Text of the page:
Detroit-based Blues post first income gain in 3 years
Blue Cross Blue Shield of Michigan experienced positive health insurance underwriting results for the first time in three years in 2017, according to year-end results announced Thursday.
Michigan’s largest health insurer expects to post a positive operating margin of $385 million on revenue of $26.9 billion, company officials said in a call with the media.
The positive operating margin of 1.4 percent was driven in large part by improvements in the company’s Medicare Supplement business, also called Legacy Medigap, officials said.
The Detroit-based Blues increased membership for the seventh consecutive year, adding 54,862 customers across all of its products — which include Blue Cross Blue Shield of Michigan health plans, Blue Care Network of Michigan health maintenance plans and Blue Cross Complete of Michigan. Year-end membership included 5.4 million people nationally, with 4.62 million in Michigan.
Blue Cross President and CEO Daniel Loepp’s salary remained at $1,537,661 for the fourth straight year. His bonuses — a combination of annual and long-term incentive payments — totaled $10.38 million, an increase of $2.08 million over 2016. Loepp’s benefits package was valued at $1.5 million.
“Across the board, 2017 was a very strong year for our business,” Loepp said in a press release. “Achieving membership gains speaks to the efforts we’ve made as a company to improve our customers’ experience and provide health insurance products that improve our members’ lives.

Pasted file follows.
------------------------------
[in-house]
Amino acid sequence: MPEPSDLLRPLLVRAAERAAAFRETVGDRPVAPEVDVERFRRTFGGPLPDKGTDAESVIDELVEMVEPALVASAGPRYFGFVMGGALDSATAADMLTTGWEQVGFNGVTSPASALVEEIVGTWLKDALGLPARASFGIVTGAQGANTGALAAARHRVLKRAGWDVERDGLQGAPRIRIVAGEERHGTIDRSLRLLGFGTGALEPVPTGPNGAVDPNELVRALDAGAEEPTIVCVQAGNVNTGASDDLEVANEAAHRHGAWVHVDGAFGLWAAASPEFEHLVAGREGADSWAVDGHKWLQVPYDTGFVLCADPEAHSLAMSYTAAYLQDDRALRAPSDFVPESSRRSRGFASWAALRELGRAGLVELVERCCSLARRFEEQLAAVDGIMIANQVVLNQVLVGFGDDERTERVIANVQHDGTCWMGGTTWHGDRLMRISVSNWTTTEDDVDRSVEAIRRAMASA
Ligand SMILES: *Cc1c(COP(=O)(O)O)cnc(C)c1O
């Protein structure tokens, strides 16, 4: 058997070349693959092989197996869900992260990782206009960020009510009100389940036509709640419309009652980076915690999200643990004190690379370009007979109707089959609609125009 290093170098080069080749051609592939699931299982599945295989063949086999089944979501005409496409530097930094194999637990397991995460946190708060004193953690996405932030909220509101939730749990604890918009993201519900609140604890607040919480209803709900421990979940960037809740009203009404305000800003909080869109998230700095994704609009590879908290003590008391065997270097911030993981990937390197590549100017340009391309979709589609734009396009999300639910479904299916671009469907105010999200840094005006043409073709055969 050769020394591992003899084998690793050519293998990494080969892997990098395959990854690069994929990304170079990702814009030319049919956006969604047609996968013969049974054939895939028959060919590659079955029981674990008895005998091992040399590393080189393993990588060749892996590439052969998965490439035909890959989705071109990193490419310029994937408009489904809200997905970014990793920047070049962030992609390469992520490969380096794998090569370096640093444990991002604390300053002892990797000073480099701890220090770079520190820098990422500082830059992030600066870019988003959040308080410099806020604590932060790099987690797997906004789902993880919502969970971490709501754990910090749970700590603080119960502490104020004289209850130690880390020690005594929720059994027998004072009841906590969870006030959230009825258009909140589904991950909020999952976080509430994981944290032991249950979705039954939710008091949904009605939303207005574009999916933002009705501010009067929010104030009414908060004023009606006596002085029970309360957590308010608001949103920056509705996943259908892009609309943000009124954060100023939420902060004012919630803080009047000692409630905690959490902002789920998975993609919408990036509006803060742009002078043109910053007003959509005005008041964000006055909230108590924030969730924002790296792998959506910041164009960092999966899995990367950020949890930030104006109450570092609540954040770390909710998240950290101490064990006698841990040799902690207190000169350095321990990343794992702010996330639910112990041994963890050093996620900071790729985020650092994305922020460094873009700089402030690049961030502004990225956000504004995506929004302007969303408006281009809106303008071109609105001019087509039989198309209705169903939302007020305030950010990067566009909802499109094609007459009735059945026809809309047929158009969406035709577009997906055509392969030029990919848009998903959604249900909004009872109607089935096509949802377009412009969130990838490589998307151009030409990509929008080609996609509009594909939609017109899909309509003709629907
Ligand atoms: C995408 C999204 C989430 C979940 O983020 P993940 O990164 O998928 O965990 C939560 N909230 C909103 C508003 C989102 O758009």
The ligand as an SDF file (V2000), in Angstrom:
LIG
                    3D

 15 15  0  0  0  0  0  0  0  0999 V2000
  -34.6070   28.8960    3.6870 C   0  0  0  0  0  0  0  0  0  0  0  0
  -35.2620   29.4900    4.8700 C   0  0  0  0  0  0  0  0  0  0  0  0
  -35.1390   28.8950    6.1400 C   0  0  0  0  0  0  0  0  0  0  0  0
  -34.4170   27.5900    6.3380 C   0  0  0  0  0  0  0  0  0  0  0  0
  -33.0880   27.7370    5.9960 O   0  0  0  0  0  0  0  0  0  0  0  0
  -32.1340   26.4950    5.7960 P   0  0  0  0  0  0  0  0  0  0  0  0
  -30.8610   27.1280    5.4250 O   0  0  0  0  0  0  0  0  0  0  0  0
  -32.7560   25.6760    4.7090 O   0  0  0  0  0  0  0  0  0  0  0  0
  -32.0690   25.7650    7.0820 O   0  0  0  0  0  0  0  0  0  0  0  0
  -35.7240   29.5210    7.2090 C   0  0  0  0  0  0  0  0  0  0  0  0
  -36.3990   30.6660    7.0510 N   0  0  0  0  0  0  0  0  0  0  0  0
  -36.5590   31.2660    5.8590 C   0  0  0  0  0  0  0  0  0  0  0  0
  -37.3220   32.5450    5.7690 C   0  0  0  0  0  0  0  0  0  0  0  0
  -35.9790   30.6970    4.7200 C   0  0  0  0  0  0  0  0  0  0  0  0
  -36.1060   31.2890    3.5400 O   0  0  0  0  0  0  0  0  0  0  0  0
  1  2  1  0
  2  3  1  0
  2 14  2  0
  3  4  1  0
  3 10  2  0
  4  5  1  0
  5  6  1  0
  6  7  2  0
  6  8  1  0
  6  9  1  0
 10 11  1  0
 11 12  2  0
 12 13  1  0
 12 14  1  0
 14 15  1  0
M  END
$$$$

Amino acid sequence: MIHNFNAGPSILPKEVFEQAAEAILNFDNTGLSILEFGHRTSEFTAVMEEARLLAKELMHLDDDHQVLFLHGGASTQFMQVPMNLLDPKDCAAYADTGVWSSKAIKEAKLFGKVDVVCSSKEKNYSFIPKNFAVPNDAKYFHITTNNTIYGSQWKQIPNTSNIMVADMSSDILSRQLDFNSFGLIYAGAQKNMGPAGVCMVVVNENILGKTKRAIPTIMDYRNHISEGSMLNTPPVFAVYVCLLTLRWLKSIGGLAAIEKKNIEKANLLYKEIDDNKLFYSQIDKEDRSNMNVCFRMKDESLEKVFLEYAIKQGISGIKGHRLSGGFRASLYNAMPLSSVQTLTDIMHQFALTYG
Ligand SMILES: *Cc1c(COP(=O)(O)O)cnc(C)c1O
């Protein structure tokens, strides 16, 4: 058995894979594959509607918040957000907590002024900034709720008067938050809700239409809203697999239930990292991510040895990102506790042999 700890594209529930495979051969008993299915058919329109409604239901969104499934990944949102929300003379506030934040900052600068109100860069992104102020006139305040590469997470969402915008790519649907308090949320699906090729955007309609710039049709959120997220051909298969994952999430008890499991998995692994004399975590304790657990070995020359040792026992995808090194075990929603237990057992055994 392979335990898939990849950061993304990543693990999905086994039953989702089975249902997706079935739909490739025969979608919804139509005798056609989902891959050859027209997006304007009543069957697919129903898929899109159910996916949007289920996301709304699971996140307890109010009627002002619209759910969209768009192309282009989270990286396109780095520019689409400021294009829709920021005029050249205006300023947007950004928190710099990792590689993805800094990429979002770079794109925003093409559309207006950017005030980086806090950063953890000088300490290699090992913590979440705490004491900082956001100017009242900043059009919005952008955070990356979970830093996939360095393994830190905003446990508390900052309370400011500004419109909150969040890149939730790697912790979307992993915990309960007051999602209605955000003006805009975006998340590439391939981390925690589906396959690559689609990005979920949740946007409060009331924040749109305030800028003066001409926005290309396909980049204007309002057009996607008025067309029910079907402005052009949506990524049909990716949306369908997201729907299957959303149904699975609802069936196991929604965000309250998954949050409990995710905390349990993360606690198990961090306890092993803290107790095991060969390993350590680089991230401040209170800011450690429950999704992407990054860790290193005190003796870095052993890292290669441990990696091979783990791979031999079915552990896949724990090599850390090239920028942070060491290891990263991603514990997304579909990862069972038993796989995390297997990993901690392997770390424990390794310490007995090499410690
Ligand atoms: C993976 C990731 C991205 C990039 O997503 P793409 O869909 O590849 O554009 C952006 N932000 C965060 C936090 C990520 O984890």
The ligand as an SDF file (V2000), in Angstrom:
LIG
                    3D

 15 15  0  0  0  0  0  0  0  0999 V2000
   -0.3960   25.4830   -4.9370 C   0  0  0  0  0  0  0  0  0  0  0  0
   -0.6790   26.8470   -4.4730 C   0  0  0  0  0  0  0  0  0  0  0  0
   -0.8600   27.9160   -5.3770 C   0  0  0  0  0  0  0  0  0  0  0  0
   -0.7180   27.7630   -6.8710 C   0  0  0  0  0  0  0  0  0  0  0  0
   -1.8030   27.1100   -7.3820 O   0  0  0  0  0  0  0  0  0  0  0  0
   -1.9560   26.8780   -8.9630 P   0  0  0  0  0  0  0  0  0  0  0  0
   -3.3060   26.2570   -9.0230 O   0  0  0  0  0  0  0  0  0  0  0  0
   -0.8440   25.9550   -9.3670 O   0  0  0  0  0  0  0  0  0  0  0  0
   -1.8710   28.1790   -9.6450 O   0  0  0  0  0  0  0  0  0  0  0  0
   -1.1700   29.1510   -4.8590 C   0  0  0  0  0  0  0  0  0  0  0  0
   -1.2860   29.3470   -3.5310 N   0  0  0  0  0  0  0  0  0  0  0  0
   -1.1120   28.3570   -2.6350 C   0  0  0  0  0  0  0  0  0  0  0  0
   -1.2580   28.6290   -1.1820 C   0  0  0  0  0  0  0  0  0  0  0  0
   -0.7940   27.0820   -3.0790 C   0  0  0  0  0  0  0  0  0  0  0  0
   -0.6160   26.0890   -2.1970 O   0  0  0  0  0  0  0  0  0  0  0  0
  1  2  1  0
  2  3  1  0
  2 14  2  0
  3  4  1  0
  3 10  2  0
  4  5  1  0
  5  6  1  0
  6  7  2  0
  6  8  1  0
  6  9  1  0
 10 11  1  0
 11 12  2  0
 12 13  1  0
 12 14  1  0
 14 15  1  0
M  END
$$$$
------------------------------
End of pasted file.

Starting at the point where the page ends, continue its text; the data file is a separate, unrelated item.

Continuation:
“We are keeping margins on health insurance low, but profitable,” Loepp said. “We saw a significant increase in small employer membership in 2017, resulting from our efforts to moderate prices for small businesses. And we are diversifying our revenue streams, growing business outside of health insurance and maximizing returns from investments, to keep health coverage affordable.”
For the first time in five years, the Blues put into effect in January 2017 new prices for Legacy Medigap plans that were authorized by Michigan regulators. The move brought prices closer to the rates charged by other companies, officials said.
Blue Cross still loses money on Legacy Medigap overall, but the shortfalls are significantly less than the more than $200-million-a-year the insurance giant averaged since 2006.
Another key factor in improving the financial results was strong profitability from subsidiary companies within the Blues’ Emerging Markets division, which include the Lansing-based Accident Fund Group.